The King’s Pawn Opening, beginning with 1. e4,  is one of white’s most popular and aggressive options to begin a chess game.

White puts a pawn on e4 to start the game

White immediately takes control of the center and opens lines of development for his pieces – it’s clear that 1. e4 is very much in line with opening principles. The King’s Pawn Opening has been the favorite move of many top-tier chess players, and World Champion Bobby Fischer even called it “Best by test.”

 

 

As discussed in the video above, Black has several responses to the King’s Pawn Opening.  I’m going to break them down into three categories:

  • Black seizes their own share of central space immediately (The symmetrical 1…e5 or the more double-edged Sicilian Defense: 1…c5)

 

  • Black strikes at the white center with his d-pawn. (The immediate 1…d5 is the Scandinavian Defense, while playing 1…e6 or 1…c6 with the intention of following up with 2…d5 constitute the well-respected French Defense and Caro-Kann Defense, respectively)

 

  • Other defenses where black does not seek to occupy the center with a pawn. White will often be allowed to build a large center, but all is not lost for black, as we’ll soon see!

____________________________________________________

Black Occupies the Center: 1…e5

Black copied white's initial move

For much of chess’s history, 1. e4 e5 was by far the most common way for a game to begin.  We’ve talked about the advantages of white’s first move, so why should black not want to copy it?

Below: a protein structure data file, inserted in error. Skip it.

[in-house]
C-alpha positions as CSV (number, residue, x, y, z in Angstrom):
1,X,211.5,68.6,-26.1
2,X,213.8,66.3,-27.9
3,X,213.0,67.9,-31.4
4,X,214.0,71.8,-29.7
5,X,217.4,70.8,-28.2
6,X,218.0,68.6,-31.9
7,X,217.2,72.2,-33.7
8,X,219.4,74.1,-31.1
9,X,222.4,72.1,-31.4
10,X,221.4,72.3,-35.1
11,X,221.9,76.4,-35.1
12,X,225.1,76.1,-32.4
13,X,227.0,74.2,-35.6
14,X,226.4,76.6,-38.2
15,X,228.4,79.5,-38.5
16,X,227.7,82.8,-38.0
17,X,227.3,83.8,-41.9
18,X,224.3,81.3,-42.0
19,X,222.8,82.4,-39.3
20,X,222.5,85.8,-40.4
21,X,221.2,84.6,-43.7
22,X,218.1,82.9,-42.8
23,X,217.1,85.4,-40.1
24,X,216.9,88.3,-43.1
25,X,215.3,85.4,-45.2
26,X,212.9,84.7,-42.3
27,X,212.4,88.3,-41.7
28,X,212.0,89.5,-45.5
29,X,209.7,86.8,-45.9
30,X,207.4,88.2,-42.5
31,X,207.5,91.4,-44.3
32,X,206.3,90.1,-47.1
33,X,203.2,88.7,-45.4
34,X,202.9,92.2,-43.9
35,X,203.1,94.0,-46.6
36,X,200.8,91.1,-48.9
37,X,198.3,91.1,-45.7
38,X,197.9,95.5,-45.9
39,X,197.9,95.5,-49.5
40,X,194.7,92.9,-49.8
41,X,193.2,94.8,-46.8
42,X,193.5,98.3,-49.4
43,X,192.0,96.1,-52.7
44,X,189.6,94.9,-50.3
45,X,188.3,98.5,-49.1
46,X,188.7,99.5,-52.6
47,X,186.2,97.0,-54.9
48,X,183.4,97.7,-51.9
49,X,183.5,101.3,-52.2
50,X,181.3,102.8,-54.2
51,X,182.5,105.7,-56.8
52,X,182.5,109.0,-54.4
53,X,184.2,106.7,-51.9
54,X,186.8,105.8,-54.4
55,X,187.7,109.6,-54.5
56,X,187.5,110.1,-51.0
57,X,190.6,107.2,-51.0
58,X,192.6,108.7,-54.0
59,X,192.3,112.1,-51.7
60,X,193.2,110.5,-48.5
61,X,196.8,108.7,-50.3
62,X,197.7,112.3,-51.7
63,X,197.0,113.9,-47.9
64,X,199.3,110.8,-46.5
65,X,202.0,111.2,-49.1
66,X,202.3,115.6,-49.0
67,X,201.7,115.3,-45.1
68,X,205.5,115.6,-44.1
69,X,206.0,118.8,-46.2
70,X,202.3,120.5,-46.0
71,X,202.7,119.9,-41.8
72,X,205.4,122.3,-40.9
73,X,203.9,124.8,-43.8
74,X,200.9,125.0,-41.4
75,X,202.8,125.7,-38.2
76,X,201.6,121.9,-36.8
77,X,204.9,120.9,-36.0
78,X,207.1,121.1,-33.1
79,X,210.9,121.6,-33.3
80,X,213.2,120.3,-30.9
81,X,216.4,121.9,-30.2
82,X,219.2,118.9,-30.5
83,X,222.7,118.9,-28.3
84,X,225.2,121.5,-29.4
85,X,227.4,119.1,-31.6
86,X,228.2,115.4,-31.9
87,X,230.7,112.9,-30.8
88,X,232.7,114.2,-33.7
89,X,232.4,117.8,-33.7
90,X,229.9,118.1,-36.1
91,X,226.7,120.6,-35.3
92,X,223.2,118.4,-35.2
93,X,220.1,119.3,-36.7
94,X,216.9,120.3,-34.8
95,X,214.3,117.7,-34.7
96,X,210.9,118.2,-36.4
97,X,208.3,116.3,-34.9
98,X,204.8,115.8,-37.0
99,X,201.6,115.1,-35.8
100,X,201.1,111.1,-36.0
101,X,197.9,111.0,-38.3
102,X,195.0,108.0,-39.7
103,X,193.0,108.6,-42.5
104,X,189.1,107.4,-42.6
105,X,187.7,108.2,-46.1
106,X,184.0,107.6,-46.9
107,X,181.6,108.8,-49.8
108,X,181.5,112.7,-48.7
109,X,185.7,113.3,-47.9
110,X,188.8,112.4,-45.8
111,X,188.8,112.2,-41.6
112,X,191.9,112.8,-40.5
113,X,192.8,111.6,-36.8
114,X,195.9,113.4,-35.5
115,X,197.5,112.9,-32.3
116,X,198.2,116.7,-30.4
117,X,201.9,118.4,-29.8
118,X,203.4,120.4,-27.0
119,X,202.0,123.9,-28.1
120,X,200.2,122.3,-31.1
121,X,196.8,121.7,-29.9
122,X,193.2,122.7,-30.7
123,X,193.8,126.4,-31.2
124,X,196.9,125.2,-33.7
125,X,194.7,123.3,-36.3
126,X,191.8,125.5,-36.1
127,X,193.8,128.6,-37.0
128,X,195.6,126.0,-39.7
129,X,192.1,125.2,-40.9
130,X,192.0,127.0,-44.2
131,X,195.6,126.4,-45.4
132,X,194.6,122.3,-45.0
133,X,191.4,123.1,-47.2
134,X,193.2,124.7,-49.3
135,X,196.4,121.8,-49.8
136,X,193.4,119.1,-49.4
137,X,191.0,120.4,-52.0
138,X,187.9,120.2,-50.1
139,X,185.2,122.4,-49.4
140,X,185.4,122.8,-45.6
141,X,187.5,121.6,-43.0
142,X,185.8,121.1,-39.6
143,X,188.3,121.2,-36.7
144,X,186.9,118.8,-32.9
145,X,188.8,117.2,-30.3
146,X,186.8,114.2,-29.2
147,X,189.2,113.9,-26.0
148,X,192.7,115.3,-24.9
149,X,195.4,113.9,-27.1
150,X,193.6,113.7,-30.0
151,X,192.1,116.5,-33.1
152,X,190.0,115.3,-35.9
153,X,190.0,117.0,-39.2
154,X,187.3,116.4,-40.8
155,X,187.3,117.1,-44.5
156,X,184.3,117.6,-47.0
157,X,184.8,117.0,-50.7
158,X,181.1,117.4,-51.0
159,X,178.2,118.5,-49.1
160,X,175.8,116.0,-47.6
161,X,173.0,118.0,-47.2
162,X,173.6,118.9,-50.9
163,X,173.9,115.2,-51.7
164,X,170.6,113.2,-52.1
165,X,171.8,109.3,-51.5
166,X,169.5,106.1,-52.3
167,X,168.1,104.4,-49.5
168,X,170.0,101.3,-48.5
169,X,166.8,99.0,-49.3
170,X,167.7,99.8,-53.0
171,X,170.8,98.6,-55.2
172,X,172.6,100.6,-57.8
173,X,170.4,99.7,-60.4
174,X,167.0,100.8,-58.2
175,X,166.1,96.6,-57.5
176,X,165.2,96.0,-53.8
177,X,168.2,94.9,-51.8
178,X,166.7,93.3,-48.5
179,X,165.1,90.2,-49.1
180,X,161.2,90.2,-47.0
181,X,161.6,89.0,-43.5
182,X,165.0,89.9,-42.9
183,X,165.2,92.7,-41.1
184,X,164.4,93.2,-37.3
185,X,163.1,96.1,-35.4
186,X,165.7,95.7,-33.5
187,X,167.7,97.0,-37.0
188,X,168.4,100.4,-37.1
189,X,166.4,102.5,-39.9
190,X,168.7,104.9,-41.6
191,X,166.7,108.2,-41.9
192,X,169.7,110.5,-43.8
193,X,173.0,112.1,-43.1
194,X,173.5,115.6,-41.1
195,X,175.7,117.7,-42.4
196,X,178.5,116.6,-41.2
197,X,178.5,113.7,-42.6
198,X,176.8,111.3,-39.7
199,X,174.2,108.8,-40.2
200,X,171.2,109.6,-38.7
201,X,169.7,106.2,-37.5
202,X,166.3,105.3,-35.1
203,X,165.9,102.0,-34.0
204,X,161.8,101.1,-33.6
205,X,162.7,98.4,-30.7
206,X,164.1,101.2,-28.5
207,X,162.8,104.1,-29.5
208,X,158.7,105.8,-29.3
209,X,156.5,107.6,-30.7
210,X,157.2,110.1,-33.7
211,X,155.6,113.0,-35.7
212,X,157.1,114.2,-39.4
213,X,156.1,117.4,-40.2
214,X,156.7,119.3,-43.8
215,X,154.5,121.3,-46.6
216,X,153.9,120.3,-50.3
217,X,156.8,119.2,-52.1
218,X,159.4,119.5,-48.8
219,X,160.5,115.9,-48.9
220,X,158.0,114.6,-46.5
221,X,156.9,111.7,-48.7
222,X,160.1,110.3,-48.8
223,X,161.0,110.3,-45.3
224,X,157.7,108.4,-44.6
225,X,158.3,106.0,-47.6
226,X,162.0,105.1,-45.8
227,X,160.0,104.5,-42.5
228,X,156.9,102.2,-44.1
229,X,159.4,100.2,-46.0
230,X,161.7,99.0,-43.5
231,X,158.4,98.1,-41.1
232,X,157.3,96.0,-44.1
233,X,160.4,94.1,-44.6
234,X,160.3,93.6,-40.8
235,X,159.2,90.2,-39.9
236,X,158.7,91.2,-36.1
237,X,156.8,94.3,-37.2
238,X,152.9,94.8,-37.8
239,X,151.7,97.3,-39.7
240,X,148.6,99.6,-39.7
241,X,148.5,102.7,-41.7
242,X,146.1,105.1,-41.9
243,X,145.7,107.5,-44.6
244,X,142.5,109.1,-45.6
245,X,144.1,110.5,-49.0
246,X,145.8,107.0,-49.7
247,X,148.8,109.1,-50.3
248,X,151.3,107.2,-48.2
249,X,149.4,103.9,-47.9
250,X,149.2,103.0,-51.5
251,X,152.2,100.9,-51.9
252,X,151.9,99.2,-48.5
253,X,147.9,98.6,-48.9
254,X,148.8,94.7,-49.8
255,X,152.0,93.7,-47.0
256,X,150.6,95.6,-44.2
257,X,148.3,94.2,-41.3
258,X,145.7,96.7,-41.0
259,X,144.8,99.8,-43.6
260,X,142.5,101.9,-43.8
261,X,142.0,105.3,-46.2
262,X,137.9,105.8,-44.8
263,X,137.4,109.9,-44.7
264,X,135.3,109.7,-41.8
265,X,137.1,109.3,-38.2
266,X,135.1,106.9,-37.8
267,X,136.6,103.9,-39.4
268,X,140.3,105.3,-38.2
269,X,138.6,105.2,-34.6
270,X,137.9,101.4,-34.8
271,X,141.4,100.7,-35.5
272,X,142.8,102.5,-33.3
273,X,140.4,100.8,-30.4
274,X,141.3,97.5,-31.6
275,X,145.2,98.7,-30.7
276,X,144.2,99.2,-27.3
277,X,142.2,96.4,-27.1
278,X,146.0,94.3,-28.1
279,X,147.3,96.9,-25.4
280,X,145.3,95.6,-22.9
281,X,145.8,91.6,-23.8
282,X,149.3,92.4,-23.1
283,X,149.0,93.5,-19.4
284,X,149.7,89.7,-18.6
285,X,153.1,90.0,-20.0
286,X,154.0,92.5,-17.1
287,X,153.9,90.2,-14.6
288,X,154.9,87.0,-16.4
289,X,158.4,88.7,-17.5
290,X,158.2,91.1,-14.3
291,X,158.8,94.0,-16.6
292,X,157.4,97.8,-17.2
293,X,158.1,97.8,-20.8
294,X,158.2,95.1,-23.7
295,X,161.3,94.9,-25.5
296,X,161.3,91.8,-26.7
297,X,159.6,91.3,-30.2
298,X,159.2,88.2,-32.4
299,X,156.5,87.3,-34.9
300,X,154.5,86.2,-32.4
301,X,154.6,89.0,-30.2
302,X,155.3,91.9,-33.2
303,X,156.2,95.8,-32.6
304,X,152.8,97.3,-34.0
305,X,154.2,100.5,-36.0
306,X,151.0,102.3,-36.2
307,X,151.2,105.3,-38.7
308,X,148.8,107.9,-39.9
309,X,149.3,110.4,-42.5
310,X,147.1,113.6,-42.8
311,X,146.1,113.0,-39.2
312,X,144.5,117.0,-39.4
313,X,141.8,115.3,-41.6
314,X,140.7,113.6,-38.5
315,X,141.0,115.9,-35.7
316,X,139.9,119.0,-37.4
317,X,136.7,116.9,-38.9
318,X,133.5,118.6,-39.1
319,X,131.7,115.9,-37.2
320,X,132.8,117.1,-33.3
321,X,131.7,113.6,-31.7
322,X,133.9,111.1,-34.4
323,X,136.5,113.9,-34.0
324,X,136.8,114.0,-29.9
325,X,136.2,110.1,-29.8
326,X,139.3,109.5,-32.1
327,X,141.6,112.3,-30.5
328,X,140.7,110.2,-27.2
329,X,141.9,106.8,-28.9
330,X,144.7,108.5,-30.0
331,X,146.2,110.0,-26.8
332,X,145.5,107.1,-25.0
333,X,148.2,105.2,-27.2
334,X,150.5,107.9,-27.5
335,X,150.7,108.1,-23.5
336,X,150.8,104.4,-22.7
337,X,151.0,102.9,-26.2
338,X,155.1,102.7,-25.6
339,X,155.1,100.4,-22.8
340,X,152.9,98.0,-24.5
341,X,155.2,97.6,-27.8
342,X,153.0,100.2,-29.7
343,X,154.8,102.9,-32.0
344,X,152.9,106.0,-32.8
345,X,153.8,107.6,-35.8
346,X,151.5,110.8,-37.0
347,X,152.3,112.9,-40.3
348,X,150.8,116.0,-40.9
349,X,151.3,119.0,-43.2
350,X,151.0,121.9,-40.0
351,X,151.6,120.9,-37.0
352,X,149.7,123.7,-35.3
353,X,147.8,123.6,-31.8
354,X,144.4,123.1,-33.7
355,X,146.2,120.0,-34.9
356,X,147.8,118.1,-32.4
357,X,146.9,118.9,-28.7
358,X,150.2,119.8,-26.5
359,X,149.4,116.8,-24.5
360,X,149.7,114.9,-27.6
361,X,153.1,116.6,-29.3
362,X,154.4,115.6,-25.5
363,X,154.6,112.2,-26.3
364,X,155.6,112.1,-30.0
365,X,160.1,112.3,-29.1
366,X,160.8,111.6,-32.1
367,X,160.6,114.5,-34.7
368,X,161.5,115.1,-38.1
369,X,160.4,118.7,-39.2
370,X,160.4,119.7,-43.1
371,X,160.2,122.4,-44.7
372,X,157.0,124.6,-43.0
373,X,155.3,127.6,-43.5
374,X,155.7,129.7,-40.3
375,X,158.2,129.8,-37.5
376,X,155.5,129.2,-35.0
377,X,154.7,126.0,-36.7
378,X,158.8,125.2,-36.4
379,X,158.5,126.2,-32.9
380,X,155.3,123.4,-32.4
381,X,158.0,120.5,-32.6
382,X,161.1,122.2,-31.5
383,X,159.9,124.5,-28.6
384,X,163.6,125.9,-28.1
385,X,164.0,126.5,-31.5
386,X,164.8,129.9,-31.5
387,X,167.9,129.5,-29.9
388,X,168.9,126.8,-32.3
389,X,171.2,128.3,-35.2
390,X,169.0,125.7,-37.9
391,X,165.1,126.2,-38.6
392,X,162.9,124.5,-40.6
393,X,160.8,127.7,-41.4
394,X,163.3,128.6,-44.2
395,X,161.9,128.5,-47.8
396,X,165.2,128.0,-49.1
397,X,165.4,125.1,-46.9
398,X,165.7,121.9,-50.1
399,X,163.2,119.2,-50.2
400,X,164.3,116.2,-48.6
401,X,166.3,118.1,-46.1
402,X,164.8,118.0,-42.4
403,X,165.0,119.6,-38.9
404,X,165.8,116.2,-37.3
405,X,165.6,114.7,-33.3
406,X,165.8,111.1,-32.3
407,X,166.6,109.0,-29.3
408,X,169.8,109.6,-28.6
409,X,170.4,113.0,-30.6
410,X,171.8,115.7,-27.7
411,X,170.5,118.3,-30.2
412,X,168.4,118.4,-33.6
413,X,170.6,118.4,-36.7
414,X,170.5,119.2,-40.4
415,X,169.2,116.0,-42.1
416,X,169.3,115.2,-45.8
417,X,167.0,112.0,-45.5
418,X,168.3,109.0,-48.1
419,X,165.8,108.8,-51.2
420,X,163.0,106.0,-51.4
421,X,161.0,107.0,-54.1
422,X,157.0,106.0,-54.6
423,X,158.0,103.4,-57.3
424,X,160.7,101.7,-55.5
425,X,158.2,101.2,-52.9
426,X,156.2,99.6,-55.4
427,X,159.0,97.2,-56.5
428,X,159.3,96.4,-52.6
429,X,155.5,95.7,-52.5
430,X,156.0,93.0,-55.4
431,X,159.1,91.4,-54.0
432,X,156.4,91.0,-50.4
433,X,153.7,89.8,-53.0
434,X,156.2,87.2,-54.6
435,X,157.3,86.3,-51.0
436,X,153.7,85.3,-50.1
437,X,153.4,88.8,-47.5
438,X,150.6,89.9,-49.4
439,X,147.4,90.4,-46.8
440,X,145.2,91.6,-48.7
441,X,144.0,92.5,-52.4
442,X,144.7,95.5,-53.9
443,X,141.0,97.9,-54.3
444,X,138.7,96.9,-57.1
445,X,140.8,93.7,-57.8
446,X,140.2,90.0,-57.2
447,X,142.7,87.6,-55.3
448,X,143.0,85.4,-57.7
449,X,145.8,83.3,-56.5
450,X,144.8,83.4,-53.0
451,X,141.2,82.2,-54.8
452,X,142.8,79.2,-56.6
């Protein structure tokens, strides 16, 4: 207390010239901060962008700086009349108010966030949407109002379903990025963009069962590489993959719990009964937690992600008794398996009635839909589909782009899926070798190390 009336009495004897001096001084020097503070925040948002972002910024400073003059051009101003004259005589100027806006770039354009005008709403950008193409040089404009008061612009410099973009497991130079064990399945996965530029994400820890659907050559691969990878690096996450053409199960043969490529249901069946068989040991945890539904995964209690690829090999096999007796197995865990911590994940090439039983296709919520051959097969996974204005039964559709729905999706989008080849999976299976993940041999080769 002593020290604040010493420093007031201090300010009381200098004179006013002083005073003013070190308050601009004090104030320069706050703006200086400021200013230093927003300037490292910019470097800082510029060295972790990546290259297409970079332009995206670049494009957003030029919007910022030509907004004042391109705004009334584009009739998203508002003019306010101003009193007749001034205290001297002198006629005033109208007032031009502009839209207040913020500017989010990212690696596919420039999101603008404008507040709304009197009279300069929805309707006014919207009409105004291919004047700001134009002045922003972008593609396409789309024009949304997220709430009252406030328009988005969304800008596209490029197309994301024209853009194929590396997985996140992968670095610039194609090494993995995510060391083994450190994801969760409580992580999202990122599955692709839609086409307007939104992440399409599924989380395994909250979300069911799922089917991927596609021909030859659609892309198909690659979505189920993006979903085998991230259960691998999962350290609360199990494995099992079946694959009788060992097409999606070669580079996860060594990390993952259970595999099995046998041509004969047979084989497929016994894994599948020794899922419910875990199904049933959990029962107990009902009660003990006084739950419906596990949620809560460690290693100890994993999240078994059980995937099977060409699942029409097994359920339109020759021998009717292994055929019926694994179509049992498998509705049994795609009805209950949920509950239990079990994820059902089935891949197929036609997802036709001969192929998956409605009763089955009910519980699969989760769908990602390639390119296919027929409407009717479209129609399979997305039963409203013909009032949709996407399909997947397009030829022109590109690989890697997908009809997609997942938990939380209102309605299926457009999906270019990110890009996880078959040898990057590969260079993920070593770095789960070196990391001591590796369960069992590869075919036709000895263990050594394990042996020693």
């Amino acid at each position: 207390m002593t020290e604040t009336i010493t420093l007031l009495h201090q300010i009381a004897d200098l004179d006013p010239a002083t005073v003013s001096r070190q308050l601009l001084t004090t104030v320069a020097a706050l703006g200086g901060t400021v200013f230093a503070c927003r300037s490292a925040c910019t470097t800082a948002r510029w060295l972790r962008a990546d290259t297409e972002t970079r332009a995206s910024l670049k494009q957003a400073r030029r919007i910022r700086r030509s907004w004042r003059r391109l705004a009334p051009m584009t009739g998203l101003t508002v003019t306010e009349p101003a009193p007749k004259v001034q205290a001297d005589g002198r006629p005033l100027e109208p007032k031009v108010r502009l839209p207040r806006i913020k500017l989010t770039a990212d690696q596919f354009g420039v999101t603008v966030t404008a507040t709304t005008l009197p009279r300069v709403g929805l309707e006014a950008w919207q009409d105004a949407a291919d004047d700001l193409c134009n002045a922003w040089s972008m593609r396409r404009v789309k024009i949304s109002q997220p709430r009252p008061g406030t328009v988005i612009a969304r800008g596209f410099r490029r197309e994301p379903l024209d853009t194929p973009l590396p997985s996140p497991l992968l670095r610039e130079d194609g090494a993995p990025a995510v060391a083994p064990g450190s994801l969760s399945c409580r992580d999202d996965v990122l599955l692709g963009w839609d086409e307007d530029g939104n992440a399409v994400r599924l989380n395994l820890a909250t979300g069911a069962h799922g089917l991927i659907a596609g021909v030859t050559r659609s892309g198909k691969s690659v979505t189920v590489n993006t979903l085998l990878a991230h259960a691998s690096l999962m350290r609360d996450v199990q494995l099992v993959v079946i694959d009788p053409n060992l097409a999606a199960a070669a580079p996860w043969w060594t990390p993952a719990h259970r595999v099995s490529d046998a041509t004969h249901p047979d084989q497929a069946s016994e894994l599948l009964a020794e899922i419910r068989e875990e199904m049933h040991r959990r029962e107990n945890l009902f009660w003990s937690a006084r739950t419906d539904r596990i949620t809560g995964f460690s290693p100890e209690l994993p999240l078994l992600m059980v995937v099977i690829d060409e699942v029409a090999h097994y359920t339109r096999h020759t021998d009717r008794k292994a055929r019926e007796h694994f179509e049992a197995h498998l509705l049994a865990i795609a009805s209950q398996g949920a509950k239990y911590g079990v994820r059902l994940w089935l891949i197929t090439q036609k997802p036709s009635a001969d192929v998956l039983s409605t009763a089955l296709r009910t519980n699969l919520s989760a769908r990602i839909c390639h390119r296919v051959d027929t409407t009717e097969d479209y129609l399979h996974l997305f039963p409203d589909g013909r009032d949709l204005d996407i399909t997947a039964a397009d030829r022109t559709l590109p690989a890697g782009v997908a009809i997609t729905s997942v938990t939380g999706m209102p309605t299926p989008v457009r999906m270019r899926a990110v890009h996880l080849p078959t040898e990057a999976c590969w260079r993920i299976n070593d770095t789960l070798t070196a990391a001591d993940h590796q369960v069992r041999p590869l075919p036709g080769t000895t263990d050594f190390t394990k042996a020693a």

Indeed, 1…e5 is good for all the same reasons that 1. E4 is good. This is the reply most often taught to beginners, and it’s popular all the way up to the World Championship level. Black ensures a stronghold for himself in the center and opens lines for his pieces to develop.

We’ll spend a lot of time on this option, as so many opening variations split off from here!

White usually continues with the extremely logical 2. Nf3.  It’s hard to ask for more out of an opening move than this – white develops a knight, gets closer to castling kingside, and directly threatens black’s e5 pawn! 2…Nc6 is the most popular response – black defends the threat against e5 and develops a piece of his own.

We’ll consider alternatives to 2. Nf3 and 2…Nc6 at the end of this section – but first, let’s take a look at how the game can proceed from the following position:

Black put the knight on the c6 square
  1. Bb5, the Ruy Lopez, perhaps the most well-known of the King’s Pawn Openings, is among the oldest of chess openings – it’s named after a 16th century Spanish priest, after all!